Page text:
Psychological implications

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Prostate cancer inevitably implies a psychological involvement. Depression, anxiety, stress, fatigue, panic and other psychological factors are all symptoms and feelings experienced by a man with prostate cancer.

This psychological situation is reflected in interpersonal relationships, often with feelings of shame and inadequacy or lack of self-esteem and confidence in their own person. The interpersonal and psychological aspects seem to take on a greater importance of the physical effects on the patient: emotions often conflicting alternate in the sick person, leading to loss of self-confidence, rejection of their condition, frustration, of diversity conviction, making it increasingly difficult to maintain relationships with others.

Therapies sometimes still aggravate more this situation of instability and uncertainty, causing worries and anxieties often irrational, that may result in more severe cases, depression. There are several ways to handle these emotions, but the first step is to recognize them and talk about it with someone you trust who can be a friend, family member, a doctor, their partner or one psychologist specializing in oncological problems. A suggestion that proves the most suitable in many cases is to resume habits and focus on passions, to ensure that cancer has a less traumatic impact on their lives.

PATIENTS EMOTIONS AFTER DIAGNOSIS

Let's explore the different emotions that a diagnosis of prostate cancer can trigger in the patient. One thing is certain: talking with others is the best approach to overcome negative emotions. Diagnosis of cancer inevitably changes the life, not only the patient but also his family and his social circle. It is, in fact, a disease that has consequences both physical and emotional. Reactions can vary greatly from person to person. Some feel compelled to protect their family and friends, so take a strong and combative attitude. Others seek help and support, contacting their loved ones and dealing with patient associations and cancer survivors. In some cases, they only trust their doctor and rely entirely on his decisions.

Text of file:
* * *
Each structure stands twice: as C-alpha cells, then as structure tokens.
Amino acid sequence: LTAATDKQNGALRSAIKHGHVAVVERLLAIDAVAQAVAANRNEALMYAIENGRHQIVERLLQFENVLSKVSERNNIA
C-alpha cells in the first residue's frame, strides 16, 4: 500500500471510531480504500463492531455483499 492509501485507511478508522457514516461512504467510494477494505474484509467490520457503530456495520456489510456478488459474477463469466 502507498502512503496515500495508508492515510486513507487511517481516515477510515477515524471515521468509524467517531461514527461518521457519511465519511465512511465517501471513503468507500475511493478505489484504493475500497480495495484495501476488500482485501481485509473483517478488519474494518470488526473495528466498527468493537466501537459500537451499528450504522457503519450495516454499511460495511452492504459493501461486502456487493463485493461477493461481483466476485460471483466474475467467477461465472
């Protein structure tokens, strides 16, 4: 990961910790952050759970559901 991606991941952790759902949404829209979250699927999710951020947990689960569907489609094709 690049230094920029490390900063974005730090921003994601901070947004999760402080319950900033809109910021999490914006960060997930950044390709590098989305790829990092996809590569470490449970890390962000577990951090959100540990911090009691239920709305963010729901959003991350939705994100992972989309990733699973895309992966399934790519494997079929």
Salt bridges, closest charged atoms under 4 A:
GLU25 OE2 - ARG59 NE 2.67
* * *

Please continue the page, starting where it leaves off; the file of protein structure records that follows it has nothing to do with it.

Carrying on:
For some patients, faith is an essential support mechanism in the development of their condition and living with cancer. Mood swings are very common as well as experiencing more extreme emotions than normal. But what are the emotions that most frequently affect the patient following the diagnosis of prostate cancer? Surely there is not a valid prescription for everyone and every individual can react differently to the problem: dealing with emotions is not easy, but recognizing them can help to accept, manage and react quickly. We will try to give a name to the possible emotions.

Sense of helplessness

After a diagnosis of prostate cancer, you feel overwhelmed, cut down in disbelief (the so-called 'shock phase'), as if the patient has lost control over their lives. The disease seems to become an indelible mark, and seems to carry with it a load of questions that you can not give an answer, including for example:

  • How much I have left to live?
  • How will I take care of my family?
  • Will I continue to work?
  • Will I become dependent on others?
  • Can I continue to do what gives me joy (sports, travel, music, etc.)?
  • Will I still be happy?

Become familiar with medical terms, become familiar with the clinical reference parameters and decide which therapy to begin as well as the other issues which must be addressed. Many patients report feeling helpless and misunderstood, as if no one was able to really understand them. Talk to others, express their anxieties and inquire about the disease and possible therapies are winning strategies for consciously facing and fighting the situation.

Denial